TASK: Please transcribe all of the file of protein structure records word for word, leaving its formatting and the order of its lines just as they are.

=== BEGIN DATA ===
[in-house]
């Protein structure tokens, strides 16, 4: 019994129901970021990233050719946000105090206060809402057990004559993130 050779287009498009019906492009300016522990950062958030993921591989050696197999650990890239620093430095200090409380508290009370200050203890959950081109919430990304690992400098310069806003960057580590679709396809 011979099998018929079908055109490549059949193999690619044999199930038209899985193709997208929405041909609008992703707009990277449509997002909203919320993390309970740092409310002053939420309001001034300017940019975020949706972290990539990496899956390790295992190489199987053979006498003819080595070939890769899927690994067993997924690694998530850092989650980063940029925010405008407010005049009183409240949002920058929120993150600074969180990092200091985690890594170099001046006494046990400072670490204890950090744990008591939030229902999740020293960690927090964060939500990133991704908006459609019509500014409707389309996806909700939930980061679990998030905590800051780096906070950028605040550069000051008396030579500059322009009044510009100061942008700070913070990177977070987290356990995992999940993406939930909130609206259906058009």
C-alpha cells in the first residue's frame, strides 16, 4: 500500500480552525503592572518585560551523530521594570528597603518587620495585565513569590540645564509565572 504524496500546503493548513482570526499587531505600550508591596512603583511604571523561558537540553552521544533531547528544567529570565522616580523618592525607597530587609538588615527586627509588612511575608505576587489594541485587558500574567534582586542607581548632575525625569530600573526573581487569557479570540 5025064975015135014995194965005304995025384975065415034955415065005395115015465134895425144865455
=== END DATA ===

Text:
[in-house]
């Protein structure tokens, strides 16, 4: 019994129901970021990233050719946000105090206060809402057990004559993130 050779287009498009019906492009300016522990950062958030993921591989050696197999650990890239620093430095200090409380508290009370200050203890959950081109919430990304690992400098310069806003960057580590679709396809 011979099998018929079908055109490549059949193999690619044999199930038209899985193709997208929405041909609008992703707009990277449509997002909203919320993390309970740092409310002053939420309001001034300017940019975020949706972290990539990496899956390790295992190489199987053979006498003819080595070939890769899927690994067993997924690694998530850092989650980063940029925010405008407010005049009183409240949002920058929120993150600074969180990092200091985690890594170099001046006494046990400072670490204890950090744990008591939030229902999740020293960690927090964060939500990133991704908006459609019509500014409707389309996806909700939930980061679990998030905590800051780096906070950028605040550069000051008396030579500059322009009044510009100061942008700070913070990177977070987290356990995992999940993406939930909130609206259906058009």
C-alpha cells in the first residue's frame, strides 16, 4: 500500500480552525503592572518585560551523530521594570528597603518587620495585565513569590540645564509565572 504524496500546503493548513482570526499587531505600550508591596512603583511604571523561558537540553552521544533531547528544567529570565522616580523618592525607597530587609538588615527586627509588612511575608505576587489594541485587558500574567534582586542607581548632575525625569530600573526573581487569557479570540 5025064975015135014995194965005304995025384975065415034955415065005395115015465134895425144865455